As an adult, when my husband and I were dating, we used to hang out with his male friends and they would ask him why he always had me in tow! They would spend their after hours time hanging out and go home well beyond 11pm! I was cool hanging out with him coz guess what, this is my love language. I love hanging out with him and with me. ALONE! I treasure my alone time because I do lots of quality stuff!
For a person whose love language is quality time, if they cannot find quality things to do during alone time, things that fire them up, they get bored! Heard of bored people? It gets worse if their partner doesn’t care for hanging out with them! And again, if one was always pushed to engage in activities they didn’t care for and preferred alone time, that forced engagement can be traumatic! They might be non-compliant and punished for it!
Physical touch: This is a humongous ones. Some people’s love language is to be touchy feely. And they appreciate being touched in return. You know where I am going with this! Touch can be a turn off for an individual if they have trauma associated with this, whether they recall events around it or not. Some trauma is so deep it gets pushed to the subconscious and other trauma is unperceived by the person, but perceived by the energy body!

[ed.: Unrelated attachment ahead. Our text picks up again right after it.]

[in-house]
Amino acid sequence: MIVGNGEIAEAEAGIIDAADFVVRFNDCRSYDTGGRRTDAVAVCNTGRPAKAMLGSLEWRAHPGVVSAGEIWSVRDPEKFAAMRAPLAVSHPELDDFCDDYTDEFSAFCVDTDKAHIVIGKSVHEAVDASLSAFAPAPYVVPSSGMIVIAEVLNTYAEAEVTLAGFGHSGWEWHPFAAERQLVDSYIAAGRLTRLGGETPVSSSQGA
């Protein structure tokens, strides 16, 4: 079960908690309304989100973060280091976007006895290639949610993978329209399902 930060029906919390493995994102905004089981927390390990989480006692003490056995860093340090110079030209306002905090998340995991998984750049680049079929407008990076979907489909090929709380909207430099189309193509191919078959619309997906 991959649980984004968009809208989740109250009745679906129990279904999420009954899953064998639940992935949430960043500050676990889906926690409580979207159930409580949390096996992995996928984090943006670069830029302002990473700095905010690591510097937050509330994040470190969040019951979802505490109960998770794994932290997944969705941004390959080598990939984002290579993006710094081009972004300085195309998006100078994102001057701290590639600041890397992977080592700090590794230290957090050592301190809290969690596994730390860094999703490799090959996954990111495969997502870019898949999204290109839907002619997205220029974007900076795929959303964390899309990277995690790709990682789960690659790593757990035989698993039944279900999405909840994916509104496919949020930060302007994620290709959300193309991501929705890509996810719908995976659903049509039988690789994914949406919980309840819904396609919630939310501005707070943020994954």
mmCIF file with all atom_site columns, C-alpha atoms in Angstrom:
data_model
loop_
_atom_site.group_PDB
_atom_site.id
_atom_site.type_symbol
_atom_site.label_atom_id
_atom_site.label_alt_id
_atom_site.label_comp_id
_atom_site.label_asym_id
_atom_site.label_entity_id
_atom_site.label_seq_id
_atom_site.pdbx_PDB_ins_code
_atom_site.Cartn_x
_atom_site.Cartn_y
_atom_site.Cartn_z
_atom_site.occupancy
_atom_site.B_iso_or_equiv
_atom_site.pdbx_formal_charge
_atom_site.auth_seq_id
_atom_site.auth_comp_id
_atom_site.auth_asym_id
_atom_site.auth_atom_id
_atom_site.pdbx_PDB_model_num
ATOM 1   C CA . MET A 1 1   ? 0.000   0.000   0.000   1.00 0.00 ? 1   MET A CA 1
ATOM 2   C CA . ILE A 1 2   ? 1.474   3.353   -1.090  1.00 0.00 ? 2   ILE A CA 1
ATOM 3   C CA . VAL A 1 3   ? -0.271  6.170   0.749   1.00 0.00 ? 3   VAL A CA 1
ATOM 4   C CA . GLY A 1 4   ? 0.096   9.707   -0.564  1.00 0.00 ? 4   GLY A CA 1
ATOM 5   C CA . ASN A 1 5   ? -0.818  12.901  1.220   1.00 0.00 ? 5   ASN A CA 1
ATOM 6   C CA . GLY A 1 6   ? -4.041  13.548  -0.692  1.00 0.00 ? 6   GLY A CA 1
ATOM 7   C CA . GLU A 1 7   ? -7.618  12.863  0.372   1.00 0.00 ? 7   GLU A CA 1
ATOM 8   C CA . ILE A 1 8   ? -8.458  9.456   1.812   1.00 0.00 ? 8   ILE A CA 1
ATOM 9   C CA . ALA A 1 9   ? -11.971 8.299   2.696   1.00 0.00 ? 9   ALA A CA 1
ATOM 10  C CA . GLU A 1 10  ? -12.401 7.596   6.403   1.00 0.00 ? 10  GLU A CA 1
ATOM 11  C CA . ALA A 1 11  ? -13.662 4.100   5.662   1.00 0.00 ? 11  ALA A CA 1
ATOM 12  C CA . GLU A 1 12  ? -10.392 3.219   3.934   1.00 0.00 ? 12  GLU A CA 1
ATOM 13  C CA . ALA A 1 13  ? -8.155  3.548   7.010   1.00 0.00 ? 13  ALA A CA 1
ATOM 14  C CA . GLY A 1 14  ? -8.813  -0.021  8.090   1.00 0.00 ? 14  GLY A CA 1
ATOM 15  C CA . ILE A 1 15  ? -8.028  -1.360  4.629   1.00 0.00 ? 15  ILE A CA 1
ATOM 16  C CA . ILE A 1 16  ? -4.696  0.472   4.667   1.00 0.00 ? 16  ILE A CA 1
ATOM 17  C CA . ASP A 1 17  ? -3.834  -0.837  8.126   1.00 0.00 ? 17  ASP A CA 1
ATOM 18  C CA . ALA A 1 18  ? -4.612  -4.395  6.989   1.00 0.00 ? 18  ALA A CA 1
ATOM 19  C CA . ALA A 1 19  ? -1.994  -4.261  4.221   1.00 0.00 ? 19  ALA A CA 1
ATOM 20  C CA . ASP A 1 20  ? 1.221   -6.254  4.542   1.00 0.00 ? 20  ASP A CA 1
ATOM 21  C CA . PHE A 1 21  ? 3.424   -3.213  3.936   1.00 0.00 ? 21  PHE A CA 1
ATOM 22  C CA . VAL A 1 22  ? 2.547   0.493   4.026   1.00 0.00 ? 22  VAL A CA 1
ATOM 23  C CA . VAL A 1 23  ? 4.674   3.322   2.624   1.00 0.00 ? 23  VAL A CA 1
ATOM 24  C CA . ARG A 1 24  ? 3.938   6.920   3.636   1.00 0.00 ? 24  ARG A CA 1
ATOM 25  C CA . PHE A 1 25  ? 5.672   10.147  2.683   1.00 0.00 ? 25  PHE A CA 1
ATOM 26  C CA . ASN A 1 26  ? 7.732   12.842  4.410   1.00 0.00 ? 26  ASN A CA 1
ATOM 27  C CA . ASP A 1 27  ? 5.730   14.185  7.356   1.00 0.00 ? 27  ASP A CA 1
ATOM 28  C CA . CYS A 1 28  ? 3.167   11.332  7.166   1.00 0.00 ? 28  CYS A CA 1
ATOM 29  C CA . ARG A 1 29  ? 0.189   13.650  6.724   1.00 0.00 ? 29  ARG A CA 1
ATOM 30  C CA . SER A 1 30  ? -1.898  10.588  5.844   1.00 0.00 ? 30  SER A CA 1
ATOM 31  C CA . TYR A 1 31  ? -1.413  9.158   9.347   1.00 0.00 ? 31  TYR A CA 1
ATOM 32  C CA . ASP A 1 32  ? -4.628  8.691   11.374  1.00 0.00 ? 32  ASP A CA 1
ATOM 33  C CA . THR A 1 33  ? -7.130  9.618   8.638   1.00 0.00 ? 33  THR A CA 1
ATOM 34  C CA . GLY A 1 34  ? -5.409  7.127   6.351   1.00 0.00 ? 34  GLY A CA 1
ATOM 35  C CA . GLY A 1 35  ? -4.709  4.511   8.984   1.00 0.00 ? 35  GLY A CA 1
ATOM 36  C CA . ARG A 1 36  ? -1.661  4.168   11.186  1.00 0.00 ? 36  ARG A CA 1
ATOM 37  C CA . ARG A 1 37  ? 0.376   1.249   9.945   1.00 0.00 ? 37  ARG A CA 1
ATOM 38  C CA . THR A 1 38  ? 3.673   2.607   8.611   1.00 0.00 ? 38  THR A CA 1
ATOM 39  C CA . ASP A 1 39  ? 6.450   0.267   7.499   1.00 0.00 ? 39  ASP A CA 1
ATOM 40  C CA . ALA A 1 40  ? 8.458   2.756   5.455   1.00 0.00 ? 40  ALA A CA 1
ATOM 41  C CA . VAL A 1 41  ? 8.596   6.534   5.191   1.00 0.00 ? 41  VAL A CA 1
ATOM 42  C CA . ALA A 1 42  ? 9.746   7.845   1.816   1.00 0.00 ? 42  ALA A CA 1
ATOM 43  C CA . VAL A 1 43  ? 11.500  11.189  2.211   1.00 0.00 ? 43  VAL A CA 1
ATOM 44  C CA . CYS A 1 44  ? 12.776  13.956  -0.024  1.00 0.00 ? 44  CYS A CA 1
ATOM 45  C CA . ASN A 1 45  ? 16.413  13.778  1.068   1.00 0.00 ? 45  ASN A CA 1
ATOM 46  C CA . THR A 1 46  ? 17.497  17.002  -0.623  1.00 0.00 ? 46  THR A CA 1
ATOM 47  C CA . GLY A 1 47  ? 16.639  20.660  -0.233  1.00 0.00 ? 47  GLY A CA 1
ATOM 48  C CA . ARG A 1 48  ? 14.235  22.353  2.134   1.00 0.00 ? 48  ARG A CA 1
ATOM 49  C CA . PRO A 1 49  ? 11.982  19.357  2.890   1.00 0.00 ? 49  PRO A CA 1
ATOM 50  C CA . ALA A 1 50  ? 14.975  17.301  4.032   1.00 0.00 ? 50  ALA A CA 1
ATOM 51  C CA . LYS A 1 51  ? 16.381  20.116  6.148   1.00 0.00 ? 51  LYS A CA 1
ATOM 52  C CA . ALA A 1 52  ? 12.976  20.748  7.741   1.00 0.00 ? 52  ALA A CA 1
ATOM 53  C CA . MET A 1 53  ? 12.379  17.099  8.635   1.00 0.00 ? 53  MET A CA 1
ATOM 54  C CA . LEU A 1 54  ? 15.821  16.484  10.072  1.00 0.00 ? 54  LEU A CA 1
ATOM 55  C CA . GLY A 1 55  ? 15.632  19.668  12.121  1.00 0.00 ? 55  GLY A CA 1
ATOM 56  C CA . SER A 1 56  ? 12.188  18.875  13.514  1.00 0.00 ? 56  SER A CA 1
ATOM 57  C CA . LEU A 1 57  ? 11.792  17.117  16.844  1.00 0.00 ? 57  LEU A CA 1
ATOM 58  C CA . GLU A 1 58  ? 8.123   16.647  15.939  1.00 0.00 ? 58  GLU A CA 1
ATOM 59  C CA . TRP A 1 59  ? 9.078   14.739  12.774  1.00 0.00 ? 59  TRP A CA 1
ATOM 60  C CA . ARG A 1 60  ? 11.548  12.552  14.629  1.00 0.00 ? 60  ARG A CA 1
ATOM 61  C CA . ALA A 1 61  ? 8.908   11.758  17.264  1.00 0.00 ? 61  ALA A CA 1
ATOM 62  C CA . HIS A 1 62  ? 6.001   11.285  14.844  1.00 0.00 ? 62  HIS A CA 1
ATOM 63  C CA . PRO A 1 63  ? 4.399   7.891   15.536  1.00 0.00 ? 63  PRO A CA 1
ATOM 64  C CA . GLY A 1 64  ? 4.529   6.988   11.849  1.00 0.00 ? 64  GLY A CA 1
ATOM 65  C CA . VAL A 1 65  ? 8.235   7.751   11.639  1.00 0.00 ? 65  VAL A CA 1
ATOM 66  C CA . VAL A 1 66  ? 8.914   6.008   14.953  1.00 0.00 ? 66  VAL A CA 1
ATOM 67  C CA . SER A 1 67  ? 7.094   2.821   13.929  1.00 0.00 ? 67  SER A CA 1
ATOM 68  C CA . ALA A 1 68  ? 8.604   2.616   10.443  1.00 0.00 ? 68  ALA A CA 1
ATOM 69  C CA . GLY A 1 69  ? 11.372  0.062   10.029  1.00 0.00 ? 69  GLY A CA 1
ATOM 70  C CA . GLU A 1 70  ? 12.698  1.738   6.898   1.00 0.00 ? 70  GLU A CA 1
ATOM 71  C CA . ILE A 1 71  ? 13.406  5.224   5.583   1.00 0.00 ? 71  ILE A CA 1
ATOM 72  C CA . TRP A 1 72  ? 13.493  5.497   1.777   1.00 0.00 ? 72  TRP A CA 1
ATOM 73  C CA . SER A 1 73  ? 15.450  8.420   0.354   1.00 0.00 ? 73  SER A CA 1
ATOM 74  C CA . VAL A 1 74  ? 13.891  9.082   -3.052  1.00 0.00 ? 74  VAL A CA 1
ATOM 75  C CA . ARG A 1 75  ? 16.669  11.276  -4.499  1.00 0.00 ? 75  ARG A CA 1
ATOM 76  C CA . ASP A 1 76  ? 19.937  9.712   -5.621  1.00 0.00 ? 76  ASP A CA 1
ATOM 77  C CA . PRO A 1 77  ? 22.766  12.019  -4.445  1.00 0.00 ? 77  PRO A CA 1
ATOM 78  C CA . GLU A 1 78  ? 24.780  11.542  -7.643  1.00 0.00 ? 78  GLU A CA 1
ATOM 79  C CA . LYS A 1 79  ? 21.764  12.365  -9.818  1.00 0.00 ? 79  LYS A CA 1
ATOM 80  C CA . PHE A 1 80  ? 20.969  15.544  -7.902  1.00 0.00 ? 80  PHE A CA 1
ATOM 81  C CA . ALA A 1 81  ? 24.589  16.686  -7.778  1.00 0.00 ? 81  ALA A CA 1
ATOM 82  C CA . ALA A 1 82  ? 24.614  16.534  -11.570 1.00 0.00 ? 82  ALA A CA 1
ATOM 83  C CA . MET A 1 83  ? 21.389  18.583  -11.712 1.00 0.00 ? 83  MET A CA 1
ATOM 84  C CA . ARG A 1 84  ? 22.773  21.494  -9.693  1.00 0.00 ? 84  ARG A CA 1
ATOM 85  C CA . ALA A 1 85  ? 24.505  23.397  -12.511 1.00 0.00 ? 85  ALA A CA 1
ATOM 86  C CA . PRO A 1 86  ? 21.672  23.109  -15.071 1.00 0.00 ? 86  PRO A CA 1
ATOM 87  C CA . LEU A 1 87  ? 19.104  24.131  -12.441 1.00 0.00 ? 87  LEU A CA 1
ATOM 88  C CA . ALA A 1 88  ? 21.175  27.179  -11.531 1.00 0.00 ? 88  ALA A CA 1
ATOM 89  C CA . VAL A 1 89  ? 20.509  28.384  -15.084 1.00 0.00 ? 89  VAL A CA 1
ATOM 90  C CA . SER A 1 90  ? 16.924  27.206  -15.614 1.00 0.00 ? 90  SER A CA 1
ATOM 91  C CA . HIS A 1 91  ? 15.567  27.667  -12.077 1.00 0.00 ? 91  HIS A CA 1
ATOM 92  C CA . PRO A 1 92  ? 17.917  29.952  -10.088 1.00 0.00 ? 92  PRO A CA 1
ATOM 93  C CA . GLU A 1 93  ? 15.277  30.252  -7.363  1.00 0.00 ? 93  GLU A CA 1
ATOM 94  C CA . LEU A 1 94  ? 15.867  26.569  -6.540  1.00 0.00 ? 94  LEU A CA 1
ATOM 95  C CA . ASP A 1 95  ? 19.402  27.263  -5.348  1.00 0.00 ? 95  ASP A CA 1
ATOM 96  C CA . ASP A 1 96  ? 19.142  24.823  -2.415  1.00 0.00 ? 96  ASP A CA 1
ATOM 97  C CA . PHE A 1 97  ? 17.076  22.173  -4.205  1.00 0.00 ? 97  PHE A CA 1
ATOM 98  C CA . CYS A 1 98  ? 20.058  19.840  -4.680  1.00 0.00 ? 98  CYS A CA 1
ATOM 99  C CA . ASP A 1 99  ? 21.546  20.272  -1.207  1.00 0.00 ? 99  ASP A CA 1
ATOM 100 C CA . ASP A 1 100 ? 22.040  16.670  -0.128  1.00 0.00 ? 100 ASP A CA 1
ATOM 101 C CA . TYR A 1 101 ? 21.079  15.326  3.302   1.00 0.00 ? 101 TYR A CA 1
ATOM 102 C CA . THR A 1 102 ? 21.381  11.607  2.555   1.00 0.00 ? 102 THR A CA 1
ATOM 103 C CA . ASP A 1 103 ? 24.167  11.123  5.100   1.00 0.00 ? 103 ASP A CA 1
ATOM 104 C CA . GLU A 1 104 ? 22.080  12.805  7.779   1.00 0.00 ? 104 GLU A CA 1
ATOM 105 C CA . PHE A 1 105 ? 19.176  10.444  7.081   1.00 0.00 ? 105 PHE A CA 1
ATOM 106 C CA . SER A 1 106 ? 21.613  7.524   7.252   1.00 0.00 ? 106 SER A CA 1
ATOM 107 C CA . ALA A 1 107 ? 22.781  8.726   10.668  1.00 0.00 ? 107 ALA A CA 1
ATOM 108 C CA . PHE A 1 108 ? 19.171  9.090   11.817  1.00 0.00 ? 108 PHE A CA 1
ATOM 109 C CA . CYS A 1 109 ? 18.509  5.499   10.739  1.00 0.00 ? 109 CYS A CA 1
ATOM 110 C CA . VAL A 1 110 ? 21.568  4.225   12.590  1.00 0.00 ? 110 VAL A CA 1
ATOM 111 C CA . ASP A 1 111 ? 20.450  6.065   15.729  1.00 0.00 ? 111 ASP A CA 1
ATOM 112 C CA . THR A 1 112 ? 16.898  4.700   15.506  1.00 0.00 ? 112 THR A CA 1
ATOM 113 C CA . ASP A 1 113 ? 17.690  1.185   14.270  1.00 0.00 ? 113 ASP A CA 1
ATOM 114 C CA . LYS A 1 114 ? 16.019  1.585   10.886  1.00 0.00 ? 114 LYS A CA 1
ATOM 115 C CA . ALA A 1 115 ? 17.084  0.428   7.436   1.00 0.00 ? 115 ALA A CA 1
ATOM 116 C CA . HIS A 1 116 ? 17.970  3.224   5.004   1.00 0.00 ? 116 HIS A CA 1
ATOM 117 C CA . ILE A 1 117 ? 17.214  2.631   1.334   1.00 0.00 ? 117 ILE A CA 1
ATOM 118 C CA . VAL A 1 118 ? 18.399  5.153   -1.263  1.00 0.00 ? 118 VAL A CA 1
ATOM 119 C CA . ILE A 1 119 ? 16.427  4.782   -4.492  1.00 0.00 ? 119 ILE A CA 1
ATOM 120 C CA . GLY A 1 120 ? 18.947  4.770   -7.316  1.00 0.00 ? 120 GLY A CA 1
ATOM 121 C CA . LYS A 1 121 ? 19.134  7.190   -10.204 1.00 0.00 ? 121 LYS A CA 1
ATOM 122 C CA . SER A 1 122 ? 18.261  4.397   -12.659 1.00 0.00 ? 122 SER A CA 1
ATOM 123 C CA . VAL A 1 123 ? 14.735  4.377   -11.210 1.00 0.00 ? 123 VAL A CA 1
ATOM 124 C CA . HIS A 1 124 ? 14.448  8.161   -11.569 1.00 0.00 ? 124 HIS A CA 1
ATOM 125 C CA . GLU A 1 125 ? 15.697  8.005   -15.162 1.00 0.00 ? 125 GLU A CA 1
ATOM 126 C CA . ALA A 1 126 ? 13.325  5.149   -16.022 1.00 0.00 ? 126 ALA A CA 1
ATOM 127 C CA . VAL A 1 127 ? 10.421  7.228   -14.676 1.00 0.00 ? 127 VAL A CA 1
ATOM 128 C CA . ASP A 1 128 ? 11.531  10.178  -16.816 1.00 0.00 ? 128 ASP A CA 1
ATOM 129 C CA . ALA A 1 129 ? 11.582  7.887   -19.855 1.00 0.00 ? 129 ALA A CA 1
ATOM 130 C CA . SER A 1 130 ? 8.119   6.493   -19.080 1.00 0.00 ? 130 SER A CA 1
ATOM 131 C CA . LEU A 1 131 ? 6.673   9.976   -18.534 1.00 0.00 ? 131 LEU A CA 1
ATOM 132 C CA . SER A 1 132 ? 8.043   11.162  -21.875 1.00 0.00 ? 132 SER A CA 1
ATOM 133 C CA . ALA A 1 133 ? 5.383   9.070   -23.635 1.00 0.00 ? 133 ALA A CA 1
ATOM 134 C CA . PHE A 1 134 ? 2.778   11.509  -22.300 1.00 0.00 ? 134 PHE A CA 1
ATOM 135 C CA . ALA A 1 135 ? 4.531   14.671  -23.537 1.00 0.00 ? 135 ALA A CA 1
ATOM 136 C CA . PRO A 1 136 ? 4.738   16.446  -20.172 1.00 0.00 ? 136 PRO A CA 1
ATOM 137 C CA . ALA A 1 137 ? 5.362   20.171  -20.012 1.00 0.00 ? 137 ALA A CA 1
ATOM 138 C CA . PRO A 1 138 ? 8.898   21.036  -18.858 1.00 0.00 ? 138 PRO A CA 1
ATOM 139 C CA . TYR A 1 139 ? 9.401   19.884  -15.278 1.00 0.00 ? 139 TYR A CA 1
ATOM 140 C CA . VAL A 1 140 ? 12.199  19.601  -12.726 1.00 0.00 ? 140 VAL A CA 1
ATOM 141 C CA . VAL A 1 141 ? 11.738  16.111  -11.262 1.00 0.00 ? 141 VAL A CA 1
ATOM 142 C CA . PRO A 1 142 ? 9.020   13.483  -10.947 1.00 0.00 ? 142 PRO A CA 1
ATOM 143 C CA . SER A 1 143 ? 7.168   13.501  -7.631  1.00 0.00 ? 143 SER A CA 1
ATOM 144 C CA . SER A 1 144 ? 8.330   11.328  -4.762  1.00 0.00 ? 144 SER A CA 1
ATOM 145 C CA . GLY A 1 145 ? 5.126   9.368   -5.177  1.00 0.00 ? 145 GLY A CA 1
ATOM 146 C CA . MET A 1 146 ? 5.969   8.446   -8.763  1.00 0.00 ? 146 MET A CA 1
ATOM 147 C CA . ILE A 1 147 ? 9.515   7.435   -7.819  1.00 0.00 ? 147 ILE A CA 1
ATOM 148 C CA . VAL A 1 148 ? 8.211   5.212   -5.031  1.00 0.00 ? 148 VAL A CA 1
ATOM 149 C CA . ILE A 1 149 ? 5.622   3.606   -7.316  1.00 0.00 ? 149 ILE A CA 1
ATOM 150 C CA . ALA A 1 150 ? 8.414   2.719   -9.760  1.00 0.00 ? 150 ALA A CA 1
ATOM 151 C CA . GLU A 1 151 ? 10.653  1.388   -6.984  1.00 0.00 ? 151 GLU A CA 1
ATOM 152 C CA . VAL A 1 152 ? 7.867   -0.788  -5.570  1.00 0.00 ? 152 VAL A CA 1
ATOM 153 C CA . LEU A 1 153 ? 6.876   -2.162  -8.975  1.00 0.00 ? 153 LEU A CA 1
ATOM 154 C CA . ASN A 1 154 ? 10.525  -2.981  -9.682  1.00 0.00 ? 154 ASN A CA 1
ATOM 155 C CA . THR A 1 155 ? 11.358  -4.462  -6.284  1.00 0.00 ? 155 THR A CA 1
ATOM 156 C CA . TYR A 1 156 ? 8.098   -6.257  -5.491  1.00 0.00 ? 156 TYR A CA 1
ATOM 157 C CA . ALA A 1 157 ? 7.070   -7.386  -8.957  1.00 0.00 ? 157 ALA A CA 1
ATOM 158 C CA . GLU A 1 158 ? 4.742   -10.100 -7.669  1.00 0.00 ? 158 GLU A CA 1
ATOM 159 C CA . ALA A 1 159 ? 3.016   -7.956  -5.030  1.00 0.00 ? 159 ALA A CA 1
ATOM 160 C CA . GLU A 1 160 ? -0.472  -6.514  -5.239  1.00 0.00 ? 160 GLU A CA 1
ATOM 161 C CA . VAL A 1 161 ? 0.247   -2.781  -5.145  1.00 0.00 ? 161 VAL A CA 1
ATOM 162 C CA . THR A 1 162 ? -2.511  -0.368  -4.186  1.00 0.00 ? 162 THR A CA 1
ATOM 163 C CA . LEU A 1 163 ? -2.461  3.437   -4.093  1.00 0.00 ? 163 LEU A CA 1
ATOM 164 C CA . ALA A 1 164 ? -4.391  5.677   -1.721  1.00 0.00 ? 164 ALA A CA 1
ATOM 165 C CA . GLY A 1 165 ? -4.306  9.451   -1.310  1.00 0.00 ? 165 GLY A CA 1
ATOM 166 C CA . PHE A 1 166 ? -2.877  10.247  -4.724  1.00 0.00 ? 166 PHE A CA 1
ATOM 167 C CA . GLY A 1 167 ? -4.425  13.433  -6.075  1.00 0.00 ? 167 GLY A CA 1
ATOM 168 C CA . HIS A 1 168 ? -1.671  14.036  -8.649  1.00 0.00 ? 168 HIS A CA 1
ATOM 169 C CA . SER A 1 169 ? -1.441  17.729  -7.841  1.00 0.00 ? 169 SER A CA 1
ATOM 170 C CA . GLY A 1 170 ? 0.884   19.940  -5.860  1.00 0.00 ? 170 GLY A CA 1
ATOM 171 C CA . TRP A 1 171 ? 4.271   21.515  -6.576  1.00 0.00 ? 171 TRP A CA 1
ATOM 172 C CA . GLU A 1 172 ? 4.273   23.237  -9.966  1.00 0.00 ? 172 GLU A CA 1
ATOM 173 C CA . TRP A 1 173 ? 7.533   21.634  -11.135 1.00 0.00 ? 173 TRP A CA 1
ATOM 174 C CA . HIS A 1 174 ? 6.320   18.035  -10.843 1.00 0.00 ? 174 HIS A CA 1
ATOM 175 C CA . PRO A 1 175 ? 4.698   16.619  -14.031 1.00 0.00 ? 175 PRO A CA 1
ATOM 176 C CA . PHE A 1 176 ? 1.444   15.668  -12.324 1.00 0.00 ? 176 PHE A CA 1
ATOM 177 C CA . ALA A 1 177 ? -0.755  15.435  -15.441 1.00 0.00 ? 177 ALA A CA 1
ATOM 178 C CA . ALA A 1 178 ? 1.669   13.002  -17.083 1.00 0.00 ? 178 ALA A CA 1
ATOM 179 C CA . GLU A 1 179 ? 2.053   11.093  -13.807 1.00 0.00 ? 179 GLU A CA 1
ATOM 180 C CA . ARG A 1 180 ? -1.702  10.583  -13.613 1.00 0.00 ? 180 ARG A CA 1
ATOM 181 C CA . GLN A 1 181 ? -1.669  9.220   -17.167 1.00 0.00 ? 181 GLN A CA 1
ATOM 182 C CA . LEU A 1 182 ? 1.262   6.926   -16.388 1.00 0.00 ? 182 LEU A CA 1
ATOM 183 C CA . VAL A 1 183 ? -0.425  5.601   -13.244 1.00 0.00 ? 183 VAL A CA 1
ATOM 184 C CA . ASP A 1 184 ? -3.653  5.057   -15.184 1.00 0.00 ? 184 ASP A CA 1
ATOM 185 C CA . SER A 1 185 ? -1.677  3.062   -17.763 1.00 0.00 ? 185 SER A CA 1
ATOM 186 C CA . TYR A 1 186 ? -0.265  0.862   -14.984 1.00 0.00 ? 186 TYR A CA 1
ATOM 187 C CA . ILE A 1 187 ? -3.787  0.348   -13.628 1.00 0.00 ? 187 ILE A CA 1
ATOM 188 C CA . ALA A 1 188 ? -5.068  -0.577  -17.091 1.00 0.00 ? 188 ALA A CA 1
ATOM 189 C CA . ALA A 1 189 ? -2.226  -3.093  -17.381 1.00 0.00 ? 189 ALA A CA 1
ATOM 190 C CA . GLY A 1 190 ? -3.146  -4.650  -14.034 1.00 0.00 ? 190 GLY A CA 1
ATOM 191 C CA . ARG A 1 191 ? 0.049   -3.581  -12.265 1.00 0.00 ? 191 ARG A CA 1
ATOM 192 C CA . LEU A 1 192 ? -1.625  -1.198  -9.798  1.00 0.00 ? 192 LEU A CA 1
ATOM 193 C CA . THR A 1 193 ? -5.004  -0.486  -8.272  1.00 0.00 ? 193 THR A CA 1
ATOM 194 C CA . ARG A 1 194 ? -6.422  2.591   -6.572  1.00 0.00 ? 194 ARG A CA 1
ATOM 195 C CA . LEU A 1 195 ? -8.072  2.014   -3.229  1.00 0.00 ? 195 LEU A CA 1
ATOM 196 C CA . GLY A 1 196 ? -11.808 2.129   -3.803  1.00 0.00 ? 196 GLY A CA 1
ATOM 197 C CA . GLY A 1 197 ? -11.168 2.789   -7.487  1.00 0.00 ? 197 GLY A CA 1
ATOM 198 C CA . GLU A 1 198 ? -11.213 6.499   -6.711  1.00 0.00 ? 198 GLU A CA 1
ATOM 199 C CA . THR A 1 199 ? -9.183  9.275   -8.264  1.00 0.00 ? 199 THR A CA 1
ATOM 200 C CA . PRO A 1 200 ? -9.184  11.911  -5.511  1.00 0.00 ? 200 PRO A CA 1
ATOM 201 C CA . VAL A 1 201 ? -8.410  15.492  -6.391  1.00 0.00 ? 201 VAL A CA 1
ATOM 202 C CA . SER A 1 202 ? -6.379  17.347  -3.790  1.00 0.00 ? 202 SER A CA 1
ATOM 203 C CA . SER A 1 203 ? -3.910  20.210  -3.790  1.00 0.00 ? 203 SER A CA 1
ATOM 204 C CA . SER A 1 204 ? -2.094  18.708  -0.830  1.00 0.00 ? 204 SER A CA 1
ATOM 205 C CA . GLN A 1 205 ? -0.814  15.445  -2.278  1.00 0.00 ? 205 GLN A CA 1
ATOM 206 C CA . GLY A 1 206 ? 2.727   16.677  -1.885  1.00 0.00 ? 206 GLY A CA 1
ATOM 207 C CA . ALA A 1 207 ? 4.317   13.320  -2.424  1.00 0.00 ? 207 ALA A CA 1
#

If some one endured physical and / or sexual abuse, this one can be very disastrous as a love language! How can you love that which brought you pain? That which brings back traumatic memories and hijacks your nervous system. A LOT of healing has to occur before this person is okay with the touch.
It gets even more complicated if a person did not receive physical affection as a child. The absence of physical affection could mean feelings of abandonment and neglect. This person may struggle to use physical touch as a love language as they may not know their boundaries or may be triggered by any form of touch.
Many a relationship has struggled because of this! One could go from extremely being frigid to another of having no emotional attachment to physical intimacy and so will have it with anyone who wants it! The trauma around touch is quite extreme and if this is your love language and NOT your partner’s you need to pay attention to any healing that needs to occur in this area.
I bring all of this up because I know that couples are usually asked to explore each other’s love languages but as you can see, this can get tricky if there is trauma involved. I would suggest exploring any trauma around each of the love languages for each couple, and actually getting some healing done. As you can see healing is a deep journey that cannot be ignored. This is why I offer opportunities for healing for all individuals.